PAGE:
And Moses and Aaron gathered the congregation together before the rock, and he said unto them, Hear now, ye rebels; must we fetch you water out of this rock?
And Moses lifted up his hand, and with his rod he smote the rock twice: and the water came out abundantly, and the congregation drank, and their beasts also.
And the LORD spake unto Moses and Aaron, Because ye believed me not, to sanctify me in the eyes of the children of Israel, therefore ye shall not bring this congregation into the land which I have given them.
Numbers 20:12. Ye believed me not — But showed your infidelity; which they did, either by smiting the rock, and that twice, which is emphatically noted, as if they doubted whether once smiting would have done it; whereas, they were not commanded to smite so much as once, but only to speak to it: or, by the doubtfulness of these words, (Numbers 20:10,) Must we fetch water out of the rock? which implied a suspicion of it; whereas they should have spoken positively and confidently to the rock to give forth water. And yet they did not doubt of the power of God, but of his will, whether he would gratify these rebels with this further miracle, after so many of the like kind. To sanctify me — To give me the glory of my power in doing this miracle, and of my truth in punctually fulfilling my promise, and of my goodness in doing it, notwithstanding the people’s perverseness. In the eyes of Israel — This made their sin a cause of stumbling to the Israelites, who of themselves were too prone to infidelity; and, to prevent the contagion, God leaves a monument of his displeasure upon them, and inflicts a punishment as public as their sin.

This is the water of Meribah; because the children of Israel strove with the LORD, and he was sanctified in them.
Numbers 20:13. Meribah — That is, strife. In them — Or, among them, the children of Israel, by the demonstration of his omnipotency, veracity, and clemency toward the Israelites, and of his impartial holiness and severity against sin, even in his greatest friends and favourites.

And Moses sent messengers from Kadesh unto the king of Edom, Thus saith thy brother Israel, Thou knowest all the travail that hath befallen us:
Numbers 20:14. All the travail — All the wanderings and afflictions of our parents, and of us their children, which doubtless have come to thine ears.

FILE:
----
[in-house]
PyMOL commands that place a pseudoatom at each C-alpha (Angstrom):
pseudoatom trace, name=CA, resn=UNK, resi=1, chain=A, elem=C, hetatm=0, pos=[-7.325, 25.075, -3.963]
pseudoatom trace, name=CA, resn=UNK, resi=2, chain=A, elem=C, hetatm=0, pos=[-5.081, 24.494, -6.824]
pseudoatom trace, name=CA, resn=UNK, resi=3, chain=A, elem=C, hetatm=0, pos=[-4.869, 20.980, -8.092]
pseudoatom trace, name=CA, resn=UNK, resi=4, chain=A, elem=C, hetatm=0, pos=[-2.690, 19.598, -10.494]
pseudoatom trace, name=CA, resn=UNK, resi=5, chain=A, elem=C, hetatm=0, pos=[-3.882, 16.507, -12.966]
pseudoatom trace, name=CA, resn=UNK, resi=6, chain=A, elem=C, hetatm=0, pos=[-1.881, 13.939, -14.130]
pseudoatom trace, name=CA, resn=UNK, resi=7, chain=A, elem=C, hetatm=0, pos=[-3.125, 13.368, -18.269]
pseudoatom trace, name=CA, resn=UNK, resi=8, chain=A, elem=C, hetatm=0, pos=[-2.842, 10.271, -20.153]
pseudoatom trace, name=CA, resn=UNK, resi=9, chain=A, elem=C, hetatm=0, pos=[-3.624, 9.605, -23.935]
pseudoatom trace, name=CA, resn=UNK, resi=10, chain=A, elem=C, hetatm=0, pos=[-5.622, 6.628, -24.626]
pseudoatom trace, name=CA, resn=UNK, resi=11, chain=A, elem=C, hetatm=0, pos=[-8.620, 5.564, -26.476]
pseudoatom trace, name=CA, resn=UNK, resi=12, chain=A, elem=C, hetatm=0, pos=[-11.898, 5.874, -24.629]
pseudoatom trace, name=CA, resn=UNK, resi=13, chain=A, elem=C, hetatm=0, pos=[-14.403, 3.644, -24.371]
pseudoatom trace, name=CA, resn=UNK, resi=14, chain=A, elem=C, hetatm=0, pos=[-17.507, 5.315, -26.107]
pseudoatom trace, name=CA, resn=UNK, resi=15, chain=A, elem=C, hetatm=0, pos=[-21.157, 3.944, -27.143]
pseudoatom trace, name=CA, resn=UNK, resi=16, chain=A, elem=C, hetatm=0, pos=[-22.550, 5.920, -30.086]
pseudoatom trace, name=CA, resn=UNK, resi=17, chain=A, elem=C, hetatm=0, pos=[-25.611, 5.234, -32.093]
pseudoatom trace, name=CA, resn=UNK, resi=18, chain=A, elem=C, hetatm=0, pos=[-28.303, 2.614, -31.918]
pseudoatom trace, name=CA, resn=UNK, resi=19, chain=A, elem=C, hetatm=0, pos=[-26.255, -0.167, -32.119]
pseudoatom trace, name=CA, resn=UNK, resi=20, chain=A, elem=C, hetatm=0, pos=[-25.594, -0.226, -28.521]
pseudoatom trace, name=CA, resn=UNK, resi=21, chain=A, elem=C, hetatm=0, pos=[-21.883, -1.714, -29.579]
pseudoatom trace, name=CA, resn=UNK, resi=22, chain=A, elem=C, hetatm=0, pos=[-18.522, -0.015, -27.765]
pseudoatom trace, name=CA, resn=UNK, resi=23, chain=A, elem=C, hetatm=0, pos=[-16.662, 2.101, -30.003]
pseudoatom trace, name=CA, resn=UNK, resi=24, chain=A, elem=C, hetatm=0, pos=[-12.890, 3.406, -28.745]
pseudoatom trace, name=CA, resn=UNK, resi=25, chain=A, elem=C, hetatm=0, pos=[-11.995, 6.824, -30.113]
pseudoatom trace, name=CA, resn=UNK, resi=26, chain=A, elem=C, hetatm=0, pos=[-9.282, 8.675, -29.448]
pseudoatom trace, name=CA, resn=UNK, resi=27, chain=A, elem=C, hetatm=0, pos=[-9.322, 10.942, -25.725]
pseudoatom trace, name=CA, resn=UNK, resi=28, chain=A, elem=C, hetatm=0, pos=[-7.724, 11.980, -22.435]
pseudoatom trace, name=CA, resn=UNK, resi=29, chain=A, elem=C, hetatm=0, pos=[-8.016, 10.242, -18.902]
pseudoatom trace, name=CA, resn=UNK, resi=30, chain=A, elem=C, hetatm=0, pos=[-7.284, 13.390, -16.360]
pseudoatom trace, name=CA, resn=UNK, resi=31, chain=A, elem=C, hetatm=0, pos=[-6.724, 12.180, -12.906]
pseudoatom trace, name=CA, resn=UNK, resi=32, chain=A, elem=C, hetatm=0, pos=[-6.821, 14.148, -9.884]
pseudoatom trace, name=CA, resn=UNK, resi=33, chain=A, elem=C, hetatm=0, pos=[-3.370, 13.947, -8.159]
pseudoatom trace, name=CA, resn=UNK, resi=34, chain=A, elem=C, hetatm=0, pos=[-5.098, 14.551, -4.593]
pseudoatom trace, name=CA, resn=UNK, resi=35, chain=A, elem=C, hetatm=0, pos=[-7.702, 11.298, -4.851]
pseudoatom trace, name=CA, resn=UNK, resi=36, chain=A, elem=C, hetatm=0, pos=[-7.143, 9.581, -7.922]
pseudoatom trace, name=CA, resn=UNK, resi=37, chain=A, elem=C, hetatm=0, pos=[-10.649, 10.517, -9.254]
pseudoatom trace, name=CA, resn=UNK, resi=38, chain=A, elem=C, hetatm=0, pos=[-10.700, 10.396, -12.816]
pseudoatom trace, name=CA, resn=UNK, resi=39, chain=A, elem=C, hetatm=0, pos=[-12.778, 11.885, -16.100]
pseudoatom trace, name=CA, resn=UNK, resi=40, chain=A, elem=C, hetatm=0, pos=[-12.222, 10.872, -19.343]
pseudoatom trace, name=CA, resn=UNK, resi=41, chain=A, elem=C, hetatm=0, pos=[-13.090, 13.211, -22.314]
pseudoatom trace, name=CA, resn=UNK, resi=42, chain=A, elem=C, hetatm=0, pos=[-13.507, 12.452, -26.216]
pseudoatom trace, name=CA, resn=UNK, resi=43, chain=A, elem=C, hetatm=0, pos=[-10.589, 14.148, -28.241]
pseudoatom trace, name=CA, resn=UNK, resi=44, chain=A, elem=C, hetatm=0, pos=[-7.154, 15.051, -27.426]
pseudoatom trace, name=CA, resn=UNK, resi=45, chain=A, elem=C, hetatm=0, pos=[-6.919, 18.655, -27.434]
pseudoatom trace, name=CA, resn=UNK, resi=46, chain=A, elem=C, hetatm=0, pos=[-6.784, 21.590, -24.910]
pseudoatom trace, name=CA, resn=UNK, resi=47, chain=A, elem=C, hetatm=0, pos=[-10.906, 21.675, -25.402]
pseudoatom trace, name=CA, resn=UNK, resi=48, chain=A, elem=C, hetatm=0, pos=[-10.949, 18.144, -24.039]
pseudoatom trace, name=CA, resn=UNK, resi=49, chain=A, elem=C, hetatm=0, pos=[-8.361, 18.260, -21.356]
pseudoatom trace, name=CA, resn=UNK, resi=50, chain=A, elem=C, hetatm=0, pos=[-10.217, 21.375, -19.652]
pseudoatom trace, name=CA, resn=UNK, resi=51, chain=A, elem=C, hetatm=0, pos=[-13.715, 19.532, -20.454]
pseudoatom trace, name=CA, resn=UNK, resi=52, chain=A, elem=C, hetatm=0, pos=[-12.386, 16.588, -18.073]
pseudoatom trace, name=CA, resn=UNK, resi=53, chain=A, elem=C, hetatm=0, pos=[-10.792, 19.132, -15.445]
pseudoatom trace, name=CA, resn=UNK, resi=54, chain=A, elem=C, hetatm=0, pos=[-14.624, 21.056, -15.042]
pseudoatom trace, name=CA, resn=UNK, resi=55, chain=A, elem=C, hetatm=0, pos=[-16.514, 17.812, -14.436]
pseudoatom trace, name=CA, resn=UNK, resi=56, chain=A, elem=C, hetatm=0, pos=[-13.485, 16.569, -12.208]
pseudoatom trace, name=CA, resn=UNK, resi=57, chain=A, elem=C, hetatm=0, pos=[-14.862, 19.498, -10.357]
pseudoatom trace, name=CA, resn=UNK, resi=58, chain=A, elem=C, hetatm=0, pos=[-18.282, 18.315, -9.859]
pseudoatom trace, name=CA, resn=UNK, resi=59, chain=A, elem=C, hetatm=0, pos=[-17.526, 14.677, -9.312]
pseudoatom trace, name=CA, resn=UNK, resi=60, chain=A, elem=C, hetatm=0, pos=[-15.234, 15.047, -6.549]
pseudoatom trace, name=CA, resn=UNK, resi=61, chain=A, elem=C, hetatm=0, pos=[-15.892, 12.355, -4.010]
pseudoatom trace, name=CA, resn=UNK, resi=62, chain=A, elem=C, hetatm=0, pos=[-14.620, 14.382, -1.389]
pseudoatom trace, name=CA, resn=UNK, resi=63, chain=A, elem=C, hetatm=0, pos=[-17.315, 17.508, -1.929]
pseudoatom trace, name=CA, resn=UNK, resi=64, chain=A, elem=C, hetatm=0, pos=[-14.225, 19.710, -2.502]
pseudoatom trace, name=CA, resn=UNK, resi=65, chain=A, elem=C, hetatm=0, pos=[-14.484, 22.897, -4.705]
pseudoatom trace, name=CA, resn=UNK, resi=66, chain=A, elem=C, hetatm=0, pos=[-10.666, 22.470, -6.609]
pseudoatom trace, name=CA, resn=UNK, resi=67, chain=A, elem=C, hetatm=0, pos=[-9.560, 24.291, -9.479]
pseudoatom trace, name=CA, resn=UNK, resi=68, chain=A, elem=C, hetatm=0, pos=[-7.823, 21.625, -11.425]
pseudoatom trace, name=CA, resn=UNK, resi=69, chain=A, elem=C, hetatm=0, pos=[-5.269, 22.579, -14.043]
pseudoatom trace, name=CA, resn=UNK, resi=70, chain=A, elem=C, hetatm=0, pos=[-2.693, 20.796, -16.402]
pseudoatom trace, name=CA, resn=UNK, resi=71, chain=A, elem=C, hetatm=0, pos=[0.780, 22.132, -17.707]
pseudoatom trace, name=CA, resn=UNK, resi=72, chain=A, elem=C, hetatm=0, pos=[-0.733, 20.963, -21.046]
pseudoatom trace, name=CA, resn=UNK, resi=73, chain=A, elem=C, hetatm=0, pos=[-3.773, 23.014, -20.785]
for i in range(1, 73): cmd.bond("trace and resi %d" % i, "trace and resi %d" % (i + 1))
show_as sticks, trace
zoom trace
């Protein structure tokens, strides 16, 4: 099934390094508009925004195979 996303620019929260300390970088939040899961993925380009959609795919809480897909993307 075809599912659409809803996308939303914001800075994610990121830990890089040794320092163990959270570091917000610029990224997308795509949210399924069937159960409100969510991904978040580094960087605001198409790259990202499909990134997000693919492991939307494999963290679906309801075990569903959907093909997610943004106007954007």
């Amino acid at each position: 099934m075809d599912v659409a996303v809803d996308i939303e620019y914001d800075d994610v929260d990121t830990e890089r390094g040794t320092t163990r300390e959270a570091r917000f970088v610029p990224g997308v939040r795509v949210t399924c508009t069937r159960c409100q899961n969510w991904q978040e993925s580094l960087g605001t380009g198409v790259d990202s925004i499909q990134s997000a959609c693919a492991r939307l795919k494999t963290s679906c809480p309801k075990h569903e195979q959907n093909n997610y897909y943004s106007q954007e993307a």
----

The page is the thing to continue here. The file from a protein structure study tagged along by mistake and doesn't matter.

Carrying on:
How our fathers went down into Egypt, and we have dwelt in Egypt a long time; and the Egyptians vexed us, and our fathers:
And when we cried unto the LORD, he heard our voice, and sent an angel, and hath brought us forth out of Egypt: and, behold, we are in Kadesh, a city in the uttermost of thy border:
Numbers 20:16. An angel — The angel of the covenant, who first appeared to Moses in the bush, and afterward in the cloudy pillar, who conducted Moses and the people out of Egypt, and through the wilderness. For though Moses may be called an angel or messenger, yet it is not probable that he is meant; partly because Moses was the person that sent this message, and partly because another angel above Moses conducted them; and the mention hereof to the Edomites, was likely to give more authority to the present message. In Kadesh — Or near it, as the particle in is often used.

Let us pass, I pray thee, through thy country: we will not pass through the fields, or through the vineyards, neither will we drink of the water of the wells: we will go by the king's high way, we will not turn to the right hand nor to the left, until we have passed thy borders.
Numbers 20:17. The wells — Or pits, which any of you have digged for your private use, not without paying for it, Numbers 20:19; but only of the water of common rivers, which are free to all passengers. No man’s property ought to be invaded, under colour of religion. Dominion is founded in providence, not in grace.